Tuesday, September 2, 2008

Jay is a little off

Jay Matthews has an article about schools in miserable condition and makes the bold statement that it is the teachers and not the schools that need to be fixed first. He argues that once we have great talent generating great results, then we should fix up the schools.

He uses the KIPP schools, Thomas Jefferson Math/Science school in VA and other great schools in lousy buildings as proof of the argument that you don’t need a great building to have incredible learning gains.

The problem with that logic is that we don’t have tons of great teachers and we cannot attract teachers without better facilities. It is one of the many pet peeves I have with the unions – why is there not more outrage for working conditions in this country. In my eyes a union is supposed to get better pay and working conditions and the teacher’s union has not been all that great at the latter.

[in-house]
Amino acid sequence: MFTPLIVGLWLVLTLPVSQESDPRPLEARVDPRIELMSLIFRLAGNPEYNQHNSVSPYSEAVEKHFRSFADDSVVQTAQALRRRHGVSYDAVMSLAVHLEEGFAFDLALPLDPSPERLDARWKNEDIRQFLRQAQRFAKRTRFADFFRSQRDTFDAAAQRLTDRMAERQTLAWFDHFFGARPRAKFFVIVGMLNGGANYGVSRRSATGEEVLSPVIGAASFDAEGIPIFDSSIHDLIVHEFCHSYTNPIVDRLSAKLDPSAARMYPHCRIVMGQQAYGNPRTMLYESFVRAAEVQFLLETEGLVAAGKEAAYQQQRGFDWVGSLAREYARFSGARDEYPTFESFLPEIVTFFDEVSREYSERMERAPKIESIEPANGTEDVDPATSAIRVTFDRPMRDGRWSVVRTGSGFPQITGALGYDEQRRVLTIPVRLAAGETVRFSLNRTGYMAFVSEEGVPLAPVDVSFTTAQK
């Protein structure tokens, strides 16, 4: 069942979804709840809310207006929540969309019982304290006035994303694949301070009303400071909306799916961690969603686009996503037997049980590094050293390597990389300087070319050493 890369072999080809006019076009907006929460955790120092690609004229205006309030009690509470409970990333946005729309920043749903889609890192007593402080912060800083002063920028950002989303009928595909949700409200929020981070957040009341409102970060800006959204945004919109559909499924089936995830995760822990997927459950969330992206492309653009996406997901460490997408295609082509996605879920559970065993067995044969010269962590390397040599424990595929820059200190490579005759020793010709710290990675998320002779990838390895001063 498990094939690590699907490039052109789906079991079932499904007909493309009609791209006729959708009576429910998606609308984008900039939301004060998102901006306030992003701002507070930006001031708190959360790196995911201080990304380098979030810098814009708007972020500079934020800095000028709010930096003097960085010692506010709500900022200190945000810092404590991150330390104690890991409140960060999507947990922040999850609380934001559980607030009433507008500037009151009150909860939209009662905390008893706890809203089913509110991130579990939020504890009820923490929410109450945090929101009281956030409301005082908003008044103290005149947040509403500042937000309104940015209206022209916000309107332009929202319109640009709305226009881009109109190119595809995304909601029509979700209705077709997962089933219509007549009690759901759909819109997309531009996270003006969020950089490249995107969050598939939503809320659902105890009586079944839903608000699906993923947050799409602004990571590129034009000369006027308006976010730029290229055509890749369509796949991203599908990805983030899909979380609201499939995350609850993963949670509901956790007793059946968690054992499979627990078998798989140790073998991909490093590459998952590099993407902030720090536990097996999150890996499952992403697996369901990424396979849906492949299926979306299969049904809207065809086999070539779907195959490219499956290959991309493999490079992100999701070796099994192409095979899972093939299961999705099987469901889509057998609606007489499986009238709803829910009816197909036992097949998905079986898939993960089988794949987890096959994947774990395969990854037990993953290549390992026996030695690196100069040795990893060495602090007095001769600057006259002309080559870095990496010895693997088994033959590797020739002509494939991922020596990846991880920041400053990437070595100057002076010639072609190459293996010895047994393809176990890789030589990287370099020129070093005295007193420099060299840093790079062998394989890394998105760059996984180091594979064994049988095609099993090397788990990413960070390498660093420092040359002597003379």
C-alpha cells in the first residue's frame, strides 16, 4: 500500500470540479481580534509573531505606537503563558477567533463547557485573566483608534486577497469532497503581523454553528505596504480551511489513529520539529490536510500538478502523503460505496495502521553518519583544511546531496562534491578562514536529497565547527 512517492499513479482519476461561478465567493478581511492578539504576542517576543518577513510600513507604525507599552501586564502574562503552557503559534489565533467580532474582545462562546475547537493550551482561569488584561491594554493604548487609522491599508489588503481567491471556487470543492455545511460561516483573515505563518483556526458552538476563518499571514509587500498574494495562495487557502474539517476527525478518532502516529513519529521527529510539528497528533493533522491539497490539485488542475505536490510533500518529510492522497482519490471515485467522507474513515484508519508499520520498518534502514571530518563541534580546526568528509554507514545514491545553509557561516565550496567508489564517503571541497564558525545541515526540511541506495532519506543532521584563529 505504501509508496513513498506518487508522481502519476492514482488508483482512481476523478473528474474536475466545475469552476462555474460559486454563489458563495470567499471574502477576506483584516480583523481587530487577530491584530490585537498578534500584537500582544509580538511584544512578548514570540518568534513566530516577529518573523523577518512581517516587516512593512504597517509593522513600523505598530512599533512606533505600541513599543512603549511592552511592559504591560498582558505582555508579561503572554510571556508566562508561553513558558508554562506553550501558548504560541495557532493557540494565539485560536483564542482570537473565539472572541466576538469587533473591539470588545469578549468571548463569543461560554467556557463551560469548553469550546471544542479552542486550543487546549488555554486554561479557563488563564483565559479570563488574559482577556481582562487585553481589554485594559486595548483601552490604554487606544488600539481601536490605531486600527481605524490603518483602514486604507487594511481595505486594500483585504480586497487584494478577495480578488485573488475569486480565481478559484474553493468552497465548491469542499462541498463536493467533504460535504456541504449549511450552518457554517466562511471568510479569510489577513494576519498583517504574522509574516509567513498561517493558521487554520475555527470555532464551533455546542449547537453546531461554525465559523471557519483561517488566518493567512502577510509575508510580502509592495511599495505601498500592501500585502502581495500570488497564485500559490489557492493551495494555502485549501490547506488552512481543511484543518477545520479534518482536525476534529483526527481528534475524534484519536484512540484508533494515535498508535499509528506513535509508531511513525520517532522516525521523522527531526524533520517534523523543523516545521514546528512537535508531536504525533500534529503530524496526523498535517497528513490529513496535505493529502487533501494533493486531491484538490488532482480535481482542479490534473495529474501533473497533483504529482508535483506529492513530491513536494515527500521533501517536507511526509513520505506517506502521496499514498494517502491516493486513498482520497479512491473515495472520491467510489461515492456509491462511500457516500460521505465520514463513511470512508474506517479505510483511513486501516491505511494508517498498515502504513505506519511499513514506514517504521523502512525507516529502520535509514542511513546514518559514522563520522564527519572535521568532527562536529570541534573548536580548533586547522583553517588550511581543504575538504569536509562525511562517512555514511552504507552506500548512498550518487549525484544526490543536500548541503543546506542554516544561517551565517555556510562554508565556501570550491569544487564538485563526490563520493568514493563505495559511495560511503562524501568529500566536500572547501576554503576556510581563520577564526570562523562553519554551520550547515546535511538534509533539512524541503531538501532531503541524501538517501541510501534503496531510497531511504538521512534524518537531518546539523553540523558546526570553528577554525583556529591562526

The teachers that have made a difference in the small number of great schools in crappy buildings would do well in any setting. They are passionate about their craft and continue to work hard ignoring the structural problems that surround them.

But can we seriously expect to find 3.5 million people like that? I doubt we can. We need to be more selective in picking our teachers and in order to do that we have to attract many more of them into the profession and in order to do that – we cannot ask them to work in buildings that are falling down.

I think Jay is a little off on this one.

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